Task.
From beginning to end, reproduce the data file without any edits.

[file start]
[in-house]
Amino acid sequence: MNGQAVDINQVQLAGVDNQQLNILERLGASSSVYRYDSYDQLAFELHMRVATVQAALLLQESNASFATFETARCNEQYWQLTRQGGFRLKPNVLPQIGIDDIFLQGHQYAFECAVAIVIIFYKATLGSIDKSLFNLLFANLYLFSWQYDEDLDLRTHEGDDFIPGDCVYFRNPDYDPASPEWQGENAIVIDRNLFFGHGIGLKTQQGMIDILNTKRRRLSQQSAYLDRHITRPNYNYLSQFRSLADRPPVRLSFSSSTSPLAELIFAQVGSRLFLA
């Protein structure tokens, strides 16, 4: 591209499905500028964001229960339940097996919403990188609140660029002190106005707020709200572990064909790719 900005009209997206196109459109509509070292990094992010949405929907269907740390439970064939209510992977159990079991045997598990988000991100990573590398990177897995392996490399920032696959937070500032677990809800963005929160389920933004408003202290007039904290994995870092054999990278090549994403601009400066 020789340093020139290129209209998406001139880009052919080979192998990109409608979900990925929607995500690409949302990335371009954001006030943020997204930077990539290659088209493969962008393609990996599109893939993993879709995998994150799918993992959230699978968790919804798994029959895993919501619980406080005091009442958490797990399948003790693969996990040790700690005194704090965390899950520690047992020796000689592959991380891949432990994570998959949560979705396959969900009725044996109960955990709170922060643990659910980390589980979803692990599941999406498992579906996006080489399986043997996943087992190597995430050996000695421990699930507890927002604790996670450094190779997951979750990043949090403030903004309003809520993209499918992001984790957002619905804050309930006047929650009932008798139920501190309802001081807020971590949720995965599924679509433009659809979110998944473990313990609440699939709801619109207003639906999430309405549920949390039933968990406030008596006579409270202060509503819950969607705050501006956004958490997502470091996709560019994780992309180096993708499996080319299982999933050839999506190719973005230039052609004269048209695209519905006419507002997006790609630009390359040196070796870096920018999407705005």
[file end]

[in-house]
Amino acid sequence: MNGQAVDINQVQLAGVDNQQLNILERLGASSSVYRYDSYDQLAFELHMRVATVQAALLLQESNASFATFETARCNEQYWQLTRQGGFRLKPNVLPQIGIDDIFLQGHQYAFECAVAIVIIFYKATLGSIDKSLFNLLFANLYLFSWQYDEDLDLRTHEGDDFIPGDCVYFRNPDYDPASPEWQGENAIVIDRNLFFGHGIGLKTQQGMIDILNTKRRRLSQQSAYLDRHITRPNYNYLSQFRSLADRPPVRLSFSSSTSPLAELIFAQVGSRLFLA
């Protein structure tokens, strides 16, 4: 591209499905500028964001229960339940097996919403990188609140660029002190106005707020709200572990064909790719 900005009209997206196109459109509509070292990094992010949405929907269907740390439970064939209510992977159990079991045997598990988000991100990573590398990177897995392996490399920032696959937070500032677990809800963005929160389920933004408003202290007039904290994995870092054999990278090549994403601009400066 020789340093020139290129209209998406001139880009052919080979192998990109409608979900990925929607995500690409949302990335371009954001006030943020997204930077990539290659088209493969962008393609990996599109893939993993879709995998994150799918993992959230699978968790919804798994029959895993919501619980406080005091009442958490797990399948003790693969996990040790700690005194704090965390899950520690047992020796000689592959991380891949432990994570998959949560979705396959969900009725044996109960955990709170922060643990659910980390589980979803692990599941999406498992579906996006080489399986043997996943087992190597995430050996000695421990699930507890927002604790996670450094190779997951979750990043949090403030903004309003809520993209499918992001984790957002619905804050309930006047929650009932008798139920501190309802001081807020971590949720995965599924679509433009659809979110998944473990313990609440699939709801619109207003639906999430309405549920949390039933968990406030008596006579409270202060509503819950969607705050501006956004958490997502470091996709560019994780992309180096993708499996080319299982999933050839999506190719973005230039052609004269048209695209519905006419507002997006790609630009390359040196070796870096920018999407705005």